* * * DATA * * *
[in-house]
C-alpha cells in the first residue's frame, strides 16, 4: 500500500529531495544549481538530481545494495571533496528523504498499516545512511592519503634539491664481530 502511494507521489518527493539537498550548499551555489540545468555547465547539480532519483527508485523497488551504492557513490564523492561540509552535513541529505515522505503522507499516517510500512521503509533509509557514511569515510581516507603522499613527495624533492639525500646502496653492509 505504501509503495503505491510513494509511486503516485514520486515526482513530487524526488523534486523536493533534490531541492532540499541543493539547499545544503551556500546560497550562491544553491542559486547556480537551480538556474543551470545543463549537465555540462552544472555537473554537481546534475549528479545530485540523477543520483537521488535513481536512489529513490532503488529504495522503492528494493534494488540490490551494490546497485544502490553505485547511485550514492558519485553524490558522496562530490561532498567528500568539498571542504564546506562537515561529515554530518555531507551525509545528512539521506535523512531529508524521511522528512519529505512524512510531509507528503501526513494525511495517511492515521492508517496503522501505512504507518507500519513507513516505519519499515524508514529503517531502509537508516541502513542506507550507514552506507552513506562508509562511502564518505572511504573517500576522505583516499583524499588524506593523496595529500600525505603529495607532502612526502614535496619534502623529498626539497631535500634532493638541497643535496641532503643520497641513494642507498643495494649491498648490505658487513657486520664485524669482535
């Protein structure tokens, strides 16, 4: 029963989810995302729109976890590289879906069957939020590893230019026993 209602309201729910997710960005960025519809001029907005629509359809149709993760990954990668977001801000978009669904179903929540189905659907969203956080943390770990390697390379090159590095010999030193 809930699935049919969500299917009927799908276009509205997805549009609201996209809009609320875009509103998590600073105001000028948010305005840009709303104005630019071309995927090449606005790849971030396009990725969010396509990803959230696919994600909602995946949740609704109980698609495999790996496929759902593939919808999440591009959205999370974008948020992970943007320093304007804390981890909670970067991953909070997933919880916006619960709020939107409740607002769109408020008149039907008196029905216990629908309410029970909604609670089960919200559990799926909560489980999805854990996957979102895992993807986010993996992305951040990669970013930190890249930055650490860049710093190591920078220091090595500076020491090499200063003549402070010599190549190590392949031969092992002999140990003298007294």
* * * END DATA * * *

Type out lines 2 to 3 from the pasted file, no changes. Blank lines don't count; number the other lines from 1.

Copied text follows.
C-alpha cells in the first residue's frame, strides 16, 4: 500500500529531495544549481538530481545494495571533496528523504498499516545512511592519503634539491664481530 502511494507521489518527493539537498550548499551555489540545468555547465547539480532519483527508485523497488551504492557513490564523492561540509552535513541529505515522505503522507499516517510500512521503509533509509557514511569515510581516507603522499613527495624533492639525500646502496653492509 505504501509503495503505491510513494509511486503516485514520486515526482513530487524526488523534486523536493533534490531541492532540499541543493539547499545544503551556500546560497550562491544553491542559486547556480537551480538556474543551470545543463549537465555540462552544472555537473554537481546534475549528479545530485540523477543520483537521488535513481536512489529513490532503488529504495522503492528494493534494488540490490551494490546497485544502490553505485547511485550514492558519485553524490558522496562530490561532498567528500568539498571542504564546506562537515561529515554530518555531507551525509545528512539521506535523512531529508524521511522528512519529505512524512510531509507528503501526513494525511495517511492515521492508517496503522501505512504507518507500519513507513516505519519499515524508514529503517531502509537508516541502513542506507550507514552506507552513506562508509562511502564518505572511504573517500576522505583516499583524499588524506593523496595529500600525505603529495607532502612526502614535496619534502623529498626539497631535500634532493638541497643535496641532503643520497641513494642507498643495494649491498648490505658487513657486520664485524669482535
């Protein structure tokens, strides 16, 4: 029963989810995302729109976890590289879906069957939020590893230019026993 209602309201729910997710960005960025519809001029907005629509359809149709993760990954990668977001801000978009669904179903929540189905659907969203956080943390770990390697390379090159590095010999030193 809930699935049919969500299917009927799908276009509205997805549009609201996209809009609320875009509103998590600073105001000028948010305005840009709303104005630019071309995927090449606005790849971030396009990725969010396509990803959230696919994600909602995946949740609704109980698609495999790996496929759902593939919808999440591009959205999370974008948020992970943007320093304007804390981890909670970067991953909070997933919880916006619960709020939107409740607002769109408020008149039907008196029905216990629908309410029970909604609670089960919200559990799926909560489980999805854990996957979102895992993807986010993996992305951040990669970013930190890249930055650490860049710093190591920078220091090595500076020491090499200063003549402070010599190549190590392949031969092992002999140990003298007294």